Ethan McElroy travels the country documenting crumbling Victorian insane asylums, then posts their haunting pictures and stories at kirkbridebuildings.com. But he studies only those structures based on the theories of Dr. Thomas Story Kirkbride (1809–1883), a Quaker humanitarian who regarded the insane as treatable sufferers rather than as public menaces. Kirkbride persuaded dozens of hospital administrators and architects to create secluded, freestanding asylums with long “batwing” wards flanking central offices to maximize staffs' observation opportunities and patients' access to fresh air and sunlight.
Credit: John Soares
Since 2002, amateur historian Ethan McElroy has been archiving photographs and stories of Kirkbride asylums, which were based on the theories of a 19th century doctor.
McElroy, 33, is a freelance web designer in Framingham, Mass. Two abandoned Kirkbride asylums near his home—in Danvers and Worcester—inspired him to start the site in 2002. “They're otherworldly places,” he explains. “I'm fascinated by their size and shapes, the dramatic scale, the quality of the architecture and craftsmanship, and Kirkbride's whole idea that a building could help cure people.”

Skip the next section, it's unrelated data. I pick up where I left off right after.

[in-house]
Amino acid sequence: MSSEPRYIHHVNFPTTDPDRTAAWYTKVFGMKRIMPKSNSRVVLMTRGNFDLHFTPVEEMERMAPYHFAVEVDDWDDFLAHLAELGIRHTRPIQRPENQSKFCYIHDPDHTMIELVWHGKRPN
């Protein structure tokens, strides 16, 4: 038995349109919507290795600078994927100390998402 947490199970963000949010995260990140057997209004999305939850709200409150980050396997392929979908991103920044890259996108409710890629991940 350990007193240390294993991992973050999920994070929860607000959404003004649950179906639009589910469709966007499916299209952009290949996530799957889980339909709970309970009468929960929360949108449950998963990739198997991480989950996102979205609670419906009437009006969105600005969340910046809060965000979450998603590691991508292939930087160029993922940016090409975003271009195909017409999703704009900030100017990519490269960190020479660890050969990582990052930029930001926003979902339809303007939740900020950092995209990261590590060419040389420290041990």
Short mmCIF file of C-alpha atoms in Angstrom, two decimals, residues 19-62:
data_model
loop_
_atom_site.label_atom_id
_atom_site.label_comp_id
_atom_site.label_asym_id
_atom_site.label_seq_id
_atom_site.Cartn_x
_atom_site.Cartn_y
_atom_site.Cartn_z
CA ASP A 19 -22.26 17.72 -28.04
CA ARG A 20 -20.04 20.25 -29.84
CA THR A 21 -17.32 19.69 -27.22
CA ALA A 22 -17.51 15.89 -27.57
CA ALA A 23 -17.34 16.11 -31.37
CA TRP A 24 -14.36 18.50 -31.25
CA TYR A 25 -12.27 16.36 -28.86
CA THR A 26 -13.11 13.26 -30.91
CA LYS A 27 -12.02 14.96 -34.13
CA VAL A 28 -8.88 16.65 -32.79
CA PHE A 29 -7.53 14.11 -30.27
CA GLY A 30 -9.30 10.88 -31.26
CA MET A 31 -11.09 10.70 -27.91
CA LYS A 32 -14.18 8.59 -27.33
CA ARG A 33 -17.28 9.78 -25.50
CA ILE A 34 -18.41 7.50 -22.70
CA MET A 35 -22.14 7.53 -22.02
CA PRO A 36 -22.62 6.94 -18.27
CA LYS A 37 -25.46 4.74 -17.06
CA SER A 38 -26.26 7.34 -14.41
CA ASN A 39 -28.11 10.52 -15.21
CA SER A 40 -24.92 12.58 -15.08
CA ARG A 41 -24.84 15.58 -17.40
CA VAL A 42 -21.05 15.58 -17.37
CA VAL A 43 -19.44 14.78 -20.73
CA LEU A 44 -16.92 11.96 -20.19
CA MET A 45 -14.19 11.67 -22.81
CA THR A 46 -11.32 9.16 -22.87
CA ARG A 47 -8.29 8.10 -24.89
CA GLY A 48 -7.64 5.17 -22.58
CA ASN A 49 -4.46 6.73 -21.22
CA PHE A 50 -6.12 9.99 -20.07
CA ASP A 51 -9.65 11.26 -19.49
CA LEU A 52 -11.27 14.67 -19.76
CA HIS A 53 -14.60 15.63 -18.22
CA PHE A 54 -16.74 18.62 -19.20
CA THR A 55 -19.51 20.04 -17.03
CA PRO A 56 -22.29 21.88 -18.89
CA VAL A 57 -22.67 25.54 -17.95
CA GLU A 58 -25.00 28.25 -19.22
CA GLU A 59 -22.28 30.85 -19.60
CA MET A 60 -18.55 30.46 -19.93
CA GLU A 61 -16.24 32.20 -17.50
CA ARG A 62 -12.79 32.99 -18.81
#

On his travels, McElroy trains his Olympus C-8080 on the masonry exteriors, which are mostly turreted and studded with bay windows; he also accesses interiors (if they're not too dangerous), shooting dusty gurneys in corridors or paint peeling from carved woodwork. About 5,000 people visit his site each month, and McElroy receives up to 50 e-mails a week. “The most common are from people thinking I could get them a job at one of these places,” he says. “Some people want to tell me about their memories of working there or being incarcerated there. And some are just a little weird, asking about paranormal experiences I've had or tortures that might have happened at these places.”
McElroy hopes that sites like his will help inspire preservationists and developers to save more Kirkbrides. He admits, though, that “it's difficult to find new uses for the layouts.” Happily, McElroy reports that an asylum in Traverse City, Mich., has become the mixed-use Village at Grand Traverse Commons. But at least six buildings have been devastated by fire or razed. The Worcester asylum has been condemned, and only a small, turreted portion remains of the Danvers hospital, as the centerpiece of a rental-apartment complex called Avalon Danvers. Its street address: 1101 Kirkbride Drive.